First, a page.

You know the way cultural nationalists/Gaelic revivalists try to use the argument of primary possession to justify their plans to turn the clock back?
"We" spoke Gaelic before "we" spoke English, "we Gaels" were here before the Vikings/Normans/Scots settlers/Anglo Saxons were here... you know the guff.
Well I am an Irish aboriginal if I'm not a descendent of any of the above. It's the only way I can explain why, even as a child, I never had any truck with our state's definition of official Celtic Irishness.
I've just finished reading a fascinating work called "Ireland, Land, People, History" by Richard Killeen, bought recently in Chapters of Parnell Street – the country's best bookstore.
Killeen describes how Ireland was inhabited for about 6,000 years before the Celts, who started arriving about 500 BC, displacing the country's original inhabitants – the people who gave us Newgrange, among other ancient marvels of our pre-Celtic heritage. Down with the Celtic invader! Down with Celtic Imperialism!
There you have it then, the first instance of primary possession - the Irish aboriginals. I trace my contrariness back to them.
There are other interesting snippets in the book too, which is nearly conversational in tone at times. Did you know that the Orange Order was opposed to the Act of Union, for instance? That Protestant women and children were rounded into a barn which was then set alight by so-called "republican" United Irishmen at Scullabogue, Wexford, during the 1798 rebellion? No doubt you've only heard of Boolavogue, and Father Murphy and all the rest. And here's the author's take on de Valera:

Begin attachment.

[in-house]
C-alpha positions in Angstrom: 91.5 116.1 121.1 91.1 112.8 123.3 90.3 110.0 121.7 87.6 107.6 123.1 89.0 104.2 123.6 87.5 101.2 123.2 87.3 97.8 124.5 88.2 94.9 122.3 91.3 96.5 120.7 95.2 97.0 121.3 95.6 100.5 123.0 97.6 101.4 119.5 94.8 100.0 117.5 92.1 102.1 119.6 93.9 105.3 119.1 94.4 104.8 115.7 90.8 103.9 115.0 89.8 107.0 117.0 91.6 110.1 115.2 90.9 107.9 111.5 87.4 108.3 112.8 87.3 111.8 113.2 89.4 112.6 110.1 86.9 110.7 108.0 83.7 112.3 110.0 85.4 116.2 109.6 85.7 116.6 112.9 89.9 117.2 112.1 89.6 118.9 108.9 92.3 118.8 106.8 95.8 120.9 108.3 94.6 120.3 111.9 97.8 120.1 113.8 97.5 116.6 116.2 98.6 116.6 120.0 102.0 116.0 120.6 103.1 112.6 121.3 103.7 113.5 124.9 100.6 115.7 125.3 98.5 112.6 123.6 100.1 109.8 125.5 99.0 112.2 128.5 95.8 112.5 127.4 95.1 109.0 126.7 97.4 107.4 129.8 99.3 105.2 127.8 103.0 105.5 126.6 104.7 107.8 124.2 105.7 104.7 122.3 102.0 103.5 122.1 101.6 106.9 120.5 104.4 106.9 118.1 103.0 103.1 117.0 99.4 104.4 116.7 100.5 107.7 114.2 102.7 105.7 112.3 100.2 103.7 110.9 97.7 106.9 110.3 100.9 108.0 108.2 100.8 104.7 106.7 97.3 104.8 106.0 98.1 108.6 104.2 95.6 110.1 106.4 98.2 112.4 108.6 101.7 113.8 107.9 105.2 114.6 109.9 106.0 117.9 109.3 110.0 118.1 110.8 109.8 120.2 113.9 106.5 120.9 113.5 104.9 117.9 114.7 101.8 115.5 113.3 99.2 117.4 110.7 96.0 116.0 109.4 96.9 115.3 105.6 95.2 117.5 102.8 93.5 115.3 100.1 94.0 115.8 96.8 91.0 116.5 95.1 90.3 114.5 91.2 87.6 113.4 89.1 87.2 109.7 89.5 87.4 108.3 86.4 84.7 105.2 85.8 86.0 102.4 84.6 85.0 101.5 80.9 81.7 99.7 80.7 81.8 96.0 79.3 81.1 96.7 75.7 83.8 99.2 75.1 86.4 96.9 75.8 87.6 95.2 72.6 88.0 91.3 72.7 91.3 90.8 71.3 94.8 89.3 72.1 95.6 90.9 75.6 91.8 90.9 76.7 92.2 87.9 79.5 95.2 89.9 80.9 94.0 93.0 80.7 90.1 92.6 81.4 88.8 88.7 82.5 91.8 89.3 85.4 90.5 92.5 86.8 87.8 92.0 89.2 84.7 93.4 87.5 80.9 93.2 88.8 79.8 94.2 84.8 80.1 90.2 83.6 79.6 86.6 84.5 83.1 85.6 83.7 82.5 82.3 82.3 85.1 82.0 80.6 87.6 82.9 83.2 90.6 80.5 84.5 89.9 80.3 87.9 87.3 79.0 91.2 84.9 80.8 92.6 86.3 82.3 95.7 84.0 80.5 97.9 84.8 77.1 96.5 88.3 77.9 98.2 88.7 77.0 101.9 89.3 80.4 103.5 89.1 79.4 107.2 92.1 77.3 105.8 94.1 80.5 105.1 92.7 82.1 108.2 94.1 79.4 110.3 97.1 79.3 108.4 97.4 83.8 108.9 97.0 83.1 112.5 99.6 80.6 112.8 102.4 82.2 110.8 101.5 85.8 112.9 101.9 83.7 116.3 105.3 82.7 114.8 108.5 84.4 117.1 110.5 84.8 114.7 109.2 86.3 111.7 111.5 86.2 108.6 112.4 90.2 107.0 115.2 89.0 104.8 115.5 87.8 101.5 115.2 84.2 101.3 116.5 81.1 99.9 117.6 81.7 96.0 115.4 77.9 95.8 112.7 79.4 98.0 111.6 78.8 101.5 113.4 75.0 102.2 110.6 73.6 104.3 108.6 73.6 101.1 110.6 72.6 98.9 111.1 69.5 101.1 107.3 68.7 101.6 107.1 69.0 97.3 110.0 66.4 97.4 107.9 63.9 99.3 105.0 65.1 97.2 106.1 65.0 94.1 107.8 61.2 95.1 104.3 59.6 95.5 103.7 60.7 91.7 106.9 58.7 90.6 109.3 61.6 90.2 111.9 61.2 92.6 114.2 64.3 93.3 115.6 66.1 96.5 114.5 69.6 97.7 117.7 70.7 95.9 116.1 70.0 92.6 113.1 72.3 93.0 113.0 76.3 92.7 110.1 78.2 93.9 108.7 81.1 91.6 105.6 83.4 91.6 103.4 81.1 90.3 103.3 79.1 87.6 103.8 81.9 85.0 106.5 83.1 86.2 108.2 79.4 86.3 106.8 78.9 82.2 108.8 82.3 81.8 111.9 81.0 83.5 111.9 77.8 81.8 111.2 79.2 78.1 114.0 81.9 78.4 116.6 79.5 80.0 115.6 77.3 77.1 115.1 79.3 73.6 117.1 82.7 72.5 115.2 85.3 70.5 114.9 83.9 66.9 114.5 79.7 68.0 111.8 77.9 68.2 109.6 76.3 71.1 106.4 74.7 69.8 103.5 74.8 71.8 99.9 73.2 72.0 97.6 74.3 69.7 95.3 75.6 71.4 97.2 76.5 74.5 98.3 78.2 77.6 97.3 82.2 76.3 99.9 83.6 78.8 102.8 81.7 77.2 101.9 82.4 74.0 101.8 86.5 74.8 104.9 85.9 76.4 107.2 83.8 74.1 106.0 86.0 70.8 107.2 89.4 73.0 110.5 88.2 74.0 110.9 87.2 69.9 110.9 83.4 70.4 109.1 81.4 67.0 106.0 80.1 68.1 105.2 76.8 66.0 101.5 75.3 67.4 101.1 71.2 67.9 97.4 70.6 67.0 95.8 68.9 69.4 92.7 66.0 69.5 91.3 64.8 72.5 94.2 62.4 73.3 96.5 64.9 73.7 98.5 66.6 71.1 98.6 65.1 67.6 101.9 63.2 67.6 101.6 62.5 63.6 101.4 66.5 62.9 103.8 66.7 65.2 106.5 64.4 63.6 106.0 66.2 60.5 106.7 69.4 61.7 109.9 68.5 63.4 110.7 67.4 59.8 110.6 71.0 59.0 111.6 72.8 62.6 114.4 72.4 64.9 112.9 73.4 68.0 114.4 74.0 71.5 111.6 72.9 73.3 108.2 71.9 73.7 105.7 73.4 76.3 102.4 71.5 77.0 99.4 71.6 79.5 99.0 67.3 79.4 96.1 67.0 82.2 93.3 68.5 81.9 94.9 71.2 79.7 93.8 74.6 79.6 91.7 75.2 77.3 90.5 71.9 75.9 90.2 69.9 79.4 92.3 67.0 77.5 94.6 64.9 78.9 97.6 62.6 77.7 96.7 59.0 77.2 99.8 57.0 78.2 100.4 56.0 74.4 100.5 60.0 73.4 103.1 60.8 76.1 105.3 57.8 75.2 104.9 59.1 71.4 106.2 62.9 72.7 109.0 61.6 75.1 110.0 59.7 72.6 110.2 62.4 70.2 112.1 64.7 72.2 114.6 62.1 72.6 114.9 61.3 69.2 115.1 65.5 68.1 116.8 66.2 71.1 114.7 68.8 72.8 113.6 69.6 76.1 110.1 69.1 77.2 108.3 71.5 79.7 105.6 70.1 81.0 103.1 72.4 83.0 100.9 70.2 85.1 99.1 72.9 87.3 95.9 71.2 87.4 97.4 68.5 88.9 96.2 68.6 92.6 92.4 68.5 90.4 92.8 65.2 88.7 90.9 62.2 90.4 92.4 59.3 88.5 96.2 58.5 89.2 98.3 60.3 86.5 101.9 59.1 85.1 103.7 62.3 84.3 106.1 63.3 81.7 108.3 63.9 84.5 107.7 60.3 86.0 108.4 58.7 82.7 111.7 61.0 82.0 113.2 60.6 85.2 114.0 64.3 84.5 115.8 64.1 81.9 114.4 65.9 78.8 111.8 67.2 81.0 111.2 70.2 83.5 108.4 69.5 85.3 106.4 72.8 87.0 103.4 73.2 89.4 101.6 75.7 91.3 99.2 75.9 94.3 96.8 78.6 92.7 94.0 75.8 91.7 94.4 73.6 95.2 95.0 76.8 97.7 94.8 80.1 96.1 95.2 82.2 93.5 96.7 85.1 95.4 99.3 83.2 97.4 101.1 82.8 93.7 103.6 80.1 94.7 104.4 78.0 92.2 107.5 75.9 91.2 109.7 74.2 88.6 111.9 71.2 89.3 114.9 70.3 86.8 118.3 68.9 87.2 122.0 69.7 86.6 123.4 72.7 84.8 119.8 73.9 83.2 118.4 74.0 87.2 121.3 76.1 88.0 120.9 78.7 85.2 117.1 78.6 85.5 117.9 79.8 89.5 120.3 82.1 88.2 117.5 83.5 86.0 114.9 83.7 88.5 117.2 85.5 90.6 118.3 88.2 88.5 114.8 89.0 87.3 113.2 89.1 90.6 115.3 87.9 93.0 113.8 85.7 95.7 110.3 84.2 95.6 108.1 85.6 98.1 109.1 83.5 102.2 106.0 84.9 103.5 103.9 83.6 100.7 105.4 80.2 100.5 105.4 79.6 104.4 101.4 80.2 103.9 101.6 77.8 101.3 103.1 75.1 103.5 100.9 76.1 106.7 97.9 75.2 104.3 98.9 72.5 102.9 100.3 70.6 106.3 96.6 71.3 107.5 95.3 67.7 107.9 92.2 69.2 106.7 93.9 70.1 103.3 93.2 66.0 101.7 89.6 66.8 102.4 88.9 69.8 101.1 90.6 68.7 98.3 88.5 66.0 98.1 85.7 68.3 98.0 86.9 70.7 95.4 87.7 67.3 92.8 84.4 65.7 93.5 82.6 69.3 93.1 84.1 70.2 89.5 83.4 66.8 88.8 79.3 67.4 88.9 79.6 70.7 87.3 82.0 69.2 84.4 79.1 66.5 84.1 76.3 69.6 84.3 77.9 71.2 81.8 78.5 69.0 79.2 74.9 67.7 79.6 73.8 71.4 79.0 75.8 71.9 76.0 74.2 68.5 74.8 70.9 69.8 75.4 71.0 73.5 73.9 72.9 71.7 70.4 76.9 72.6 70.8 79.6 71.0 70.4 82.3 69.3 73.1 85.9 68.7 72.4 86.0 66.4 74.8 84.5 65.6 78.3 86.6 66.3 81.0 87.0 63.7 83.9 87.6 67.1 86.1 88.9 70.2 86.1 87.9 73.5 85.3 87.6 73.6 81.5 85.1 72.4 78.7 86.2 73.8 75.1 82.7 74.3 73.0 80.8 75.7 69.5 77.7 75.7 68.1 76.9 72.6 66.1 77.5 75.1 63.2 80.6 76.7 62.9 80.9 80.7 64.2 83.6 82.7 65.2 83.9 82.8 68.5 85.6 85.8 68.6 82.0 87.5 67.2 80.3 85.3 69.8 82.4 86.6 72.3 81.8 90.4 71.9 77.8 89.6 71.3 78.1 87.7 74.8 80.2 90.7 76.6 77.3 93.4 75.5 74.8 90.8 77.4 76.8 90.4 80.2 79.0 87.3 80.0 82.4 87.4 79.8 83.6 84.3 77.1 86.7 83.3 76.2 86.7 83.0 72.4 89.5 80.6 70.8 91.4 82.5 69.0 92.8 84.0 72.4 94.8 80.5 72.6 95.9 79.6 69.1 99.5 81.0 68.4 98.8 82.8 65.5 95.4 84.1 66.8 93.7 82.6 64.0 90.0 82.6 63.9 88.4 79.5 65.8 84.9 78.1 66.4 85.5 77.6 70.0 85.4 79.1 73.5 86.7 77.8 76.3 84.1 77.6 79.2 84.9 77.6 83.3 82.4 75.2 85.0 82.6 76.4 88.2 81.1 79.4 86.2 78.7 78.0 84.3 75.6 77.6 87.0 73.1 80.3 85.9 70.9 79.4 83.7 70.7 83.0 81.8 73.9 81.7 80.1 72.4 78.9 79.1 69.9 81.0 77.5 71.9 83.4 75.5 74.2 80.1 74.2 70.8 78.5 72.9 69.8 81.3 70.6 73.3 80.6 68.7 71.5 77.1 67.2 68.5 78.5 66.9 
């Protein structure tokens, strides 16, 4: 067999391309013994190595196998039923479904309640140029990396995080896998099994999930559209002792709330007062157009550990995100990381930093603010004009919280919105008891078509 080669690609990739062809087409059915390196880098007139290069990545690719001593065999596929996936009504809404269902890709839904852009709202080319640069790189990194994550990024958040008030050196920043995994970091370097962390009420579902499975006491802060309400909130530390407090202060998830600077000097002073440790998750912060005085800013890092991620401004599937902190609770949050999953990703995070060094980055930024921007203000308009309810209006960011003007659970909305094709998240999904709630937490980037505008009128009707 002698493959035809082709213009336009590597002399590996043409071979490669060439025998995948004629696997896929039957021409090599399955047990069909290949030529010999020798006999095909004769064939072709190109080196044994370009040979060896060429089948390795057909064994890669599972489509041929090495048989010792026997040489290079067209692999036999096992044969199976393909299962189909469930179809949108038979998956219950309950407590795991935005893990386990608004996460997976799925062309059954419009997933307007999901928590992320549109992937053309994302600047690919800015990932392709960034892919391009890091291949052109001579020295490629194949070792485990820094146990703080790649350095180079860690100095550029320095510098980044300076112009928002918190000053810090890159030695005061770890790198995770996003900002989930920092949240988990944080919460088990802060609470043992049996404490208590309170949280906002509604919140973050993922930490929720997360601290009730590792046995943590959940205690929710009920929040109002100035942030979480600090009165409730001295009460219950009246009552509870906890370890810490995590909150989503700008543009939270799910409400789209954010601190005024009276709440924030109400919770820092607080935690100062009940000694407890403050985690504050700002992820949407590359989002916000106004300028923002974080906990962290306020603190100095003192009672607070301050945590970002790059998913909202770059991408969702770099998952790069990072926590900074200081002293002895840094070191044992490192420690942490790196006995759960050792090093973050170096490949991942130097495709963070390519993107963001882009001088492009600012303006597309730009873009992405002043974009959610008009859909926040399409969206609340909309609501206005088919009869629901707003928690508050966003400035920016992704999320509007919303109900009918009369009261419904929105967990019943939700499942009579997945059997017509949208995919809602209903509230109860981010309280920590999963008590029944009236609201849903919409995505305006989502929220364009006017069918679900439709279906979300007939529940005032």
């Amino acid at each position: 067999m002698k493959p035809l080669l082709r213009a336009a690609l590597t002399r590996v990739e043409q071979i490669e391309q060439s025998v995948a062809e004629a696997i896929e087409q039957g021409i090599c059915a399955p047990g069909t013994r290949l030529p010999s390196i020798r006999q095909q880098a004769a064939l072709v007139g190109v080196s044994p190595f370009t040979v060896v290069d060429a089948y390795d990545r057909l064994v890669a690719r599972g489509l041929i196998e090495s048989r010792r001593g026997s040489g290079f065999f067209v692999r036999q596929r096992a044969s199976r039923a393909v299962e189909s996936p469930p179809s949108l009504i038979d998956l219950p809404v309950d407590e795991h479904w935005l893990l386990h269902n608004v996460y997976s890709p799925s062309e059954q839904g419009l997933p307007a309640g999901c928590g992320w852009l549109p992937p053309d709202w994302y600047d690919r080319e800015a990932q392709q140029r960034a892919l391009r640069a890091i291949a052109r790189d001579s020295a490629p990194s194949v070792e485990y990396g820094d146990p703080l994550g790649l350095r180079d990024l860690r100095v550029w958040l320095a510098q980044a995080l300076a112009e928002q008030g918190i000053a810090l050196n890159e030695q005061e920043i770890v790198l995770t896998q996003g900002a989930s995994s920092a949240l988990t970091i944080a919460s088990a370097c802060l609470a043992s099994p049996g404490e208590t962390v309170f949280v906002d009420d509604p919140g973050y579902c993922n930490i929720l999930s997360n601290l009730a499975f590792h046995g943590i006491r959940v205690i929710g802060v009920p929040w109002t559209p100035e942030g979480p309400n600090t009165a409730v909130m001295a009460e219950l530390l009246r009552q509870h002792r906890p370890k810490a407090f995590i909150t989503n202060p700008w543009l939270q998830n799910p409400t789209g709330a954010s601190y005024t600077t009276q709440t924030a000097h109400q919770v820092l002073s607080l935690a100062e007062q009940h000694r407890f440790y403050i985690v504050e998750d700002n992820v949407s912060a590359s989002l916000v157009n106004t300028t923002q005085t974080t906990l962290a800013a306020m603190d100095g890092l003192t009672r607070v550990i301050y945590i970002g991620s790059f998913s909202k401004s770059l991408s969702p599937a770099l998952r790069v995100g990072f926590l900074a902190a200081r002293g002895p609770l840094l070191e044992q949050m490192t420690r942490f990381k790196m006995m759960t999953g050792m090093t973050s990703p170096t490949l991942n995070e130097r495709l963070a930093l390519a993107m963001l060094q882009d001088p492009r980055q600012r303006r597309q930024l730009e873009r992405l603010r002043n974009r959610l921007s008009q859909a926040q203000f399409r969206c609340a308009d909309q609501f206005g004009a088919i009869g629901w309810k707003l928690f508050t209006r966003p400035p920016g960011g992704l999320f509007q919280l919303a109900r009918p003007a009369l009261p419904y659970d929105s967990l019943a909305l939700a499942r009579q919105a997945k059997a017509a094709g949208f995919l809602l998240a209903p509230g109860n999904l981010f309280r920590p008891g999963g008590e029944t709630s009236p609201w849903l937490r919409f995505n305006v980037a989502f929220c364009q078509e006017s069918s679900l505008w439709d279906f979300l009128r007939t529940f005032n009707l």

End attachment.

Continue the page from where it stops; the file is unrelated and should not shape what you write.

"De Valera was a romantic reactionary. He believed in the moral superiority of the small family farm, of simple rural life over urban life, of an Ireland living as far as possible in seclusion from the world and steering her own course.
The net effect of all this was the the Republic of Ireland (as it was formally declared in 1949) was the only country in the capitalist world whose economy actually contracted in the post-war years.
The population of the state declined in the first forty years of independence. By the late 1950s, the game was up for social and economic self-sufficiency. This old ideal, which went back to Arthur Griffith's Sinn Fein, had brought the country to its knees".
Killeen cites how over 400,000 Irish people voted with their feet, and got the hell out of the place between 1951 and 1961 alone – from a population of less than 3,000,000. So much for independence.
"Ireland - Land, People, History" is an excellent read. I can't remember how much it cost, but it was certainly under a tenner.
Well worth getting yourself down to Chapters for.
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